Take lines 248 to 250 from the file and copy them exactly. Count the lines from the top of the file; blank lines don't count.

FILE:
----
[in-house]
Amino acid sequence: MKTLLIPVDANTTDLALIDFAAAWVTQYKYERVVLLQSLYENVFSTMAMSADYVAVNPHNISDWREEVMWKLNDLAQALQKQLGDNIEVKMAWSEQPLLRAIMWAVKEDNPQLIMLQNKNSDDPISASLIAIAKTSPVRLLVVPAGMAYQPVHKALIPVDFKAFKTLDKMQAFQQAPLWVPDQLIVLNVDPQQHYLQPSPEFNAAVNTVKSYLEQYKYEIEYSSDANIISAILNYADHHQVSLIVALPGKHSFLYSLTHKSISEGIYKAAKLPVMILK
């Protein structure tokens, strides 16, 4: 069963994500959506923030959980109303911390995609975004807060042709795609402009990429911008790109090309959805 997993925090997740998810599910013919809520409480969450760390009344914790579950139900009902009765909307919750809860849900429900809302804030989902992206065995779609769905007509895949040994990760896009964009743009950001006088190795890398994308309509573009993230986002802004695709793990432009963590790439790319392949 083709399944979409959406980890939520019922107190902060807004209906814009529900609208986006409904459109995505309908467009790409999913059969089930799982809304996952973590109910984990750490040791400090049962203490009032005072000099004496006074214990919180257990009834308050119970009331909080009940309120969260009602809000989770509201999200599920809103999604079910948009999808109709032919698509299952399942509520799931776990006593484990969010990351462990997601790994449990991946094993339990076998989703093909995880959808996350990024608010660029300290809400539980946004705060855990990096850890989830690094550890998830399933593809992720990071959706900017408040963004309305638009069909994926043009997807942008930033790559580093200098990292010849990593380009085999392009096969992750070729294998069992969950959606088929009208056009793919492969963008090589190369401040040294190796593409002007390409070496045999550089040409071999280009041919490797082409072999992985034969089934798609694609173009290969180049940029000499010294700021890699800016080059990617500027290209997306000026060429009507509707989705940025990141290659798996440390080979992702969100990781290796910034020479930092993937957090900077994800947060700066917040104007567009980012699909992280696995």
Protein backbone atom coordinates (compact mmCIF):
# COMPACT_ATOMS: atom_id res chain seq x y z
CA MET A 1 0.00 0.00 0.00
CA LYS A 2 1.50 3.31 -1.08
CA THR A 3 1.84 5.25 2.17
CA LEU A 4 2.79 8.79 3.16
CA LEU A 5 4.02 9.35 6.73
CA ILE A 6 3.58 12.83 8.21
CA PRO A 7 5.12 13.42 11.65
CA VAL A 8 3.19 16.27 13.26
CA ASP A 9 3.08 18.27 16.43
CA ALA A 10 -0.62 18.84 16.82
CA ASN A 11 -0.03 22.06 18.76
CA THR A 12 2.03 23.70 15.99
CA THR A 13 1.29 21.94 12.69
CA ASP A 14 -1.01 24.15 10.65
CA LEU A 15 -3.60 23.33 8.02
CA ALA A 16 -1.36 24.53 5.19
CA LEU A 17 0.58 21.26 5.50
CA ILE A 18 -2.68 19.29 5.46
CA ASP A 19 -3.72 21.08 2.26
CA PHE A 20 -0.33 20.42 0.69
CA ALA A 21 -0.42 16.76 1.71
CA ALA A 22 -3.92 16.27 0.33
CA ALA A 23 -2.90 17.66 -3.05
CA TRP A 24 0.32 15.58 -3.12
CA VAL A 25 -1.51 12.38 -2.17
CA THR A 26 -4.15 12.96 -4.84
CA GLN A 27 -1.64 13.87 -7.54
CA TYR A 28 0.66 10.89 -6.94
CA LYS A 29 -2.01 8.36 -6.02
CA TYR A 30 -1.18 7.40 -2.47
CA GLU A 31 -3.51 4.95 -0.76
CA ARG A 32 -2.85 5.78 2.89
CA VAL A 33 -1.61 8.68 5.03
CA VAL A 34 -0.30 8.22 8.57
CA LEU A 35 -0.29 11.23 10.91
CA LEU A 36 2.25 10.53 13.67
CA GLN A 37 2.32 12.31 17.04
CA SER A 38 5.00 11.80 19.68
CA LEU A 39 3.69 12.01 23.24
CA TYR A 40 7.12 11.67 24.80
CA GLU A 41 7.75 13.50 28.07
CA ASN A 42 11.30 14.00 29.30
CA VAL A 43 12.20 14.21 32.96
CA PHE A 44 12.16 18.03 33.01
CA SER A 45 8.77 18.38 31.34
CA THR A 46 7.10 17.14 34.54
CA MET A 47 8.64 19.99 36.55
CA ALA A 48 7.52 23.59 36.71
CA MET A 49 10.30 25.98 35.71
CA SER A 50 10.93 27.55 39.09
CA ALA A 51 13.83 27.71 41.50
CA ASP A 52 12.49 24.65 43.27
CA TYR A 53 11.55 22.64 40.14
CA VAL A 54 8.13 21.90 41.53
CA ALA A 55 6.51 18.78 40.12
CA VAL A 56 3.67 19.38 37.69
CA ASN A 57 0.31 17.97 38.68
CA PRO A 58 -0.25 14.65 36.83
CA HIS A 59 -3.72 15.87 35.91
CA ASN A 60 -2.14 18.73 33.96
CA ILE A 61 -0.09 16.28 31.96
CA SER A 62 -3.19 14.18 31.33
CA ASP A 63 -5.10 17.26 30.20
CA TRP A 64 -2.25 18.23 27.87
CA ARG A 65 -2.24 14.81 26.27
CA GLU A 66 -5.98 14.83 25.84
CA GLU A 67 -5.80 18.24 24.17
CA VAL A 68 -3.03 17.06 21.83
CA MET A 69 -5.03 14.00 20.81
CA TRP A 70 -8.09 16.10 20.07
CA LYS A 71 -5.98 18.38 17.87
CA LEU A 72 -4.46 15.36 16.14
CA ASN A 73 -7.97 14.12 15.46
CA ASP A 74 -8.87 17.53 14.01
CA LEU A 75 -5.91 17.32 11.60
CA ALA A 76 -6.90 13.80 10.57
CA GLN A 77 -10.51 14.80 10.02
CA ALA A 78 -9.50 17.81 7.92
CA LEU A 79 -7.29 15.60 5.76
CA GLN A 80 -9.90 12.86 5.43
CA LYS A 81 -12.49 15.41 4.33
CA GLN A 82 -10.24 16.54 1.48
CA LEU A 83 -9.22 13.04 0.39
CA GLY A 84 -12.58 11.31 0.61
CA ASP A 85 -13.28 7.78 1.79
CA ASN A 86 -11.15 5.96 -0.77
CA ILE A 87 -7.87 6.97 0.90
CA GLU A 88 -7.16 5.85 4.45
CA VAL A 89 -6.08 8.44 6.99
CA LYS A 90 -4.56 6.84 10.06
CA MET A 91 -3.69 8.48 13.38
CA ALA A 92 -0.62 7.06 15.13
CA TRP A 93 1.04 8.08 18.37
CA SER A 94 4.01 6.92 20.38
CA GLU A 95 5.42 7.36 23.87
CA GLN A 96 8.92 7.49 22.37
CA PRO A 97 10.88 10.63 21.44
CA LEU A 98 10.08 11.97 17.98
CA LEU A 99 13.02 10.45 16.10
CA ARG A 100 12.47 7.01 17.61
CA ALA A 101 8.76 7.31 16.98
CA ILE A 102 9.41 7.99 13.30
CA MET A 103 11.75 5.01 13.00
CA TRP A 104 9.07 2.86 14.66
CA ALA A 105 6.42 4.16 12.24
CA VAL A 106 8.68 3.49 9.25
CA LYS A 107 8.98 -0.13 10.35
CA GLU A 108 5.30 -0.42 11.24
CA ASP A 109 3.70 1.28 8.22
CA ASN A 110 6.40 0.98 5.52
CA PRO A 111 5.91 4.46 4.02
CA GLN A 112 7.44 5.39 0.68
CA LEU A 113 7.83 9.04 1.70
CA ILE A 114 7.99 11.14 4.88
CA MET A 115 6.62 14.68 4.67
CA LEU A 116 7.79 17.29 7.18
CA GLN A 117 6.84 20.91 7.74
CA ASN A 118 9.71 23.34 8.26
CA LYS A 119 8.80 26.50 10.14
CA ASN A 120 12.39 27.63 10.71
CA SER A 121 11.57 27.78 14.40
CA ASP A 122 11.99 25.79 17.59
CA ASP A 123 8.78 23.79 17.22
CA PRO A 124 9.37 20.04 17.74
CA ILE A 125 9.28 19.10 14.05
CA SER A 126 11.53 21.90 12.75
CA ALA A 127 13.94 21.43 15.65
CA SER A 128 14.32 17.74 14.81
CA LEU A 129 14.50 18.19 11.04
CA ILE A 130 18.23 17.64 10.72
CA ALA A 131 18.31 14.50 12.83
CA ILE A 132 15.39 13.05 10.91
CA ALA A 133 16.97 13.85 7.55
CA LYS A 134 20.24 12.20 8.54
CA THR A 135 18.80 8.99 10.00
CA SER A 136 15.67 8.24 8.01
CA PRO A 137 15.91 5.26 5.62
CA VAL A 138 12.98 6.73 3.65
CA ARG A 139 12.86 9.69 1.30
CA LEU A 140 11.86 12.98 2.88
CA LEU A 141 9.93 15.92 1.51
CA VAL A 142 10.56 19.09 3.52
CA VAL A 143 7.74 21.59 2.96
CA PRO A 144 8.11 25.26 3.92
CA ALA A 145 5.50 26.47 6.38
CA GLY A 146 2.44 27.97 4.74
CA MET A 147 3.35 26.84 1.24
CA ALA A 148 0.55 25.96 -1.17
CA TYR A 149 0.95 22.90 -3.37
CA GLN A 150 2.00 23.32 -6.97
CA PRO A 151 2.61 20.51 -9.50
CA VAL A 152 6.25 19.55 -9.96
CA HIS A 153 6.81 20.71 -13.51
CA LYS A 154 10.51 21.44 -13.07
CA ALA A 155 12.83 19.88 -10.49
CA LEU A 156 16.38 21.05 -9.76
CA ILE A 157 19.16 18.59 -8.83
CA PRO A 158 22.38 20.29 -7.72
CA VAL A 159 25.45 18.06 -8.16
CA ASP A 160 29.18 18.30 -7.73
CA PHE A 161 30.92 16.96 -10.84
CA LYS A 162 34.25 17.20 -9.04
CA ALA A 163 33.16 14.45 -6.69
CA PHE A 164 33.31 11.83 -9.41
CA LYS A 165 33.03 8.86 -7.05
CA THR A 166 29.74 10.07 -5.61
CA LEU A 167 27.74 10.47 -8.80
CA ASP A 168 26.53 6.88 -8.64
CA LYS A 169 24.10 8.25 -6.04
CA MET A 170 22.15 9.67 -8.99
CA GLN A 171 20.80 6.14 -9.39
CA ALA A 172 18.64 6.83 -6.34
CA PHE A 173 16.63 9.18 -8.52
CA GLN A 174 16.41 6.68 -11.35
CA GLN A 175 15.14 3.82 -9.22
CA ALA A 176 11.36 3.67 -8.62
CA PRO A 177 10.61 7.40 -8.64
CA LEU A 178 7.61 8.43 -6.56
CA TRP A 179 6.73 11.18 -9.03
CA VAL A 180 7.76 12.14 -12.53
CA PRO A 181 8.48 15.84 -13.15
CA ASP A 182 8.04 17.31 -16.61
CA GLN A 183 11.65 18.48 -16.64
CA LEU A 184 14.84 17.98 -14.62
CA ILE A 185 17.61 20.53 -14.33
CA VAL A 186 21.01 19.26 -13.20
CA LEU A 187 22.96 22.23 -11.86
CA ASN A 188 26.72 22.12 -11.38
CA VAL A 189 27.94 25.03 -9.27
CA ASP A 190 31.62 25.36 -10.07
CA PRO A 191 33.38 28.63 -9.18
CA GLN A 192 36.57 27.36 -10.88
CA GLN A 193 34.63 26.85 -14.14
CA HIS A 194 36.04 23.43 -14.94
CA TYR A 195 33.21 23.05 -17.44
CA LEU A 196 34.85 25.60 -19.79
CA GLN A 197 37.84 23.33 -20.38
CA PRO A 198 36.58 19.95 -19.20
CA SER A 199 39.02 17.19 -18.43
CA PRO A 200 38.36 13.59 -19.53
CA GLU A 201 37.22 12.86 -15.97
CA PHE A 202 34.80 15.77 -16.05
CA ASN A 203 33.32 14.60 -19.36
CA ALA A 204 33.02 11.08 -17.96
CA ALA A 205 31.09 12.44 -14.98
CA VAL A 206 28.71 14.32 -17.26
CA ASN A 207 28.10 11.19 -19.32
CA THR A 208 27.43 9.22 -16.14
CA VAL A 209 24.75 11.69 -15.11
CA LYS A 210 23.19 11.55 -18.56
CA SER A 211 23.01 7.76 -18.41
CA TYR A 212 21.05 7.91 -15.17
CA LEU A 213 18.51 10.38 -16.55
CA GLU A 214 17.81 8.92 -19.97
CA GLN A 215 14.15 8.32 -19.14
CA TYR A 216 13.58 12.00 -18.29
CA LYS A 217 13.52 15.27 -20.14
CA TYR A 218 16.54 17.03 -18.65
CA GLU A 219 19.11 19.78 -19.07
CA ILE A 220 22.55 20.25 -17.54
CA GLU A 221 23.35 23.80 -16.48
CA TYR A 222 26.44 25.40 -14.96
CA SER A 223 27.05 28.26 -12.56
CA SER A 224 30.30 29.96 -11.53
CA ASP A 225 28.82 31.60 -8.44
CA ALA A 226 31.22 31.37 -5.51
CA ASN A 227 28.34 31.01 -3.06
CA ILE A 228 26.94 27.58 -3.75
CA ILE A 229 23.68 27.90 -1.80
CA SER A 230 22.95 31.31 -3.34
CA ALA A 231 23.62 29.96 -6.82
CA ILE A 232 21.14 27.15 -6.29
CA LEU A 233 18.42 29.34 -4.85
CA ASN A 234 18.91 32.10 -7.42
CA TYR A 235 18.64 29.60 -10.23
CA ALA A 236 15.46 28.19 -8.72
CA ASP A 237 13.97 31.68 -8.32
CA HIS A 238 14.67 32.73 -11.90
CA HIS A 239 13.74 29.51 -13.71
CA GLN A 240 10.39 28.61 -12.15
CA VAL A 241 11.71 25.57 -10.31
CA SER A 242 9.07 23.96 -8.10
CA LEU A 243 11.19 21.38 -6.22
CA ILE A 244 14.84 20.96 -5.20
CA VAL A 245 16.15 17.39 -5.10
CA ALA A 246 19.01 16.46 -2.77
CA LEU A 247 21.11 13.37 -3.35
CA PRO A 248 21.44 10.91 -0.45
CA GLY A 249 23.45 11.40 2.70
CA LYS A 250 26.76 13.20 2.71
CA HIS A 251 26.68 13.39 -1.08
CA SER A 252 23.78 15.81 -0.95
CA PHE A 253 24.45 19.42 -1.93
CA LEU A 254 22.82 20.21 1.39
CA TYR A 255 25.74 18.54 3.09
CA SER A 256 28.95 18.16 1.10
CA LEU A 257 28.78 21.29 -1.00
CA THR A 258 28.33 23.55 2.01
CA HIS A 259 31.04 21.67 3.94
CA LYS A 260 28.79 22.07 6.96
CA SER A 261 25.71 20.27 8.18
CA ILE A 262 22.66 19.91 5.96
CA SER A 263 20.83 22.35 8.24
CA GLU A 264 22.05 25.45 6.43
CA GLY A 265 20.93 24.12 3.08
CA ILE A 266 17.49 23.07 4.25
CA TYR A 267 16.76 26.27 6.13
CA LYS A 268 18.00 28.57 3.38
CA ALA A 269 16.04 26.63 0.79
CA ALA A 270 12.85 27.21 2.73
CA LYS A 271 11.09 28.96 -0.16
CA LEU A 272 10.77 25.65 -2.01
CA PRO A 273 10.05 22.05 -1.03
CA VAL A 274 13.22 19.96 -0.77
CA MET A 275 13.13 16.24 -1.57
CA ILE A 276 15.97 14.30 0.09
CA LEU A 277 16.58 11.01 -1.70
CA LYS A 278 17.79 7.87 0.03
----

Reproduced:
CA LEU A 243 11.19 21.38 -6.22
CA ILE A 244 14.84 20.96 -5.20
CA VAL A 245 16.15 17.39 -5.10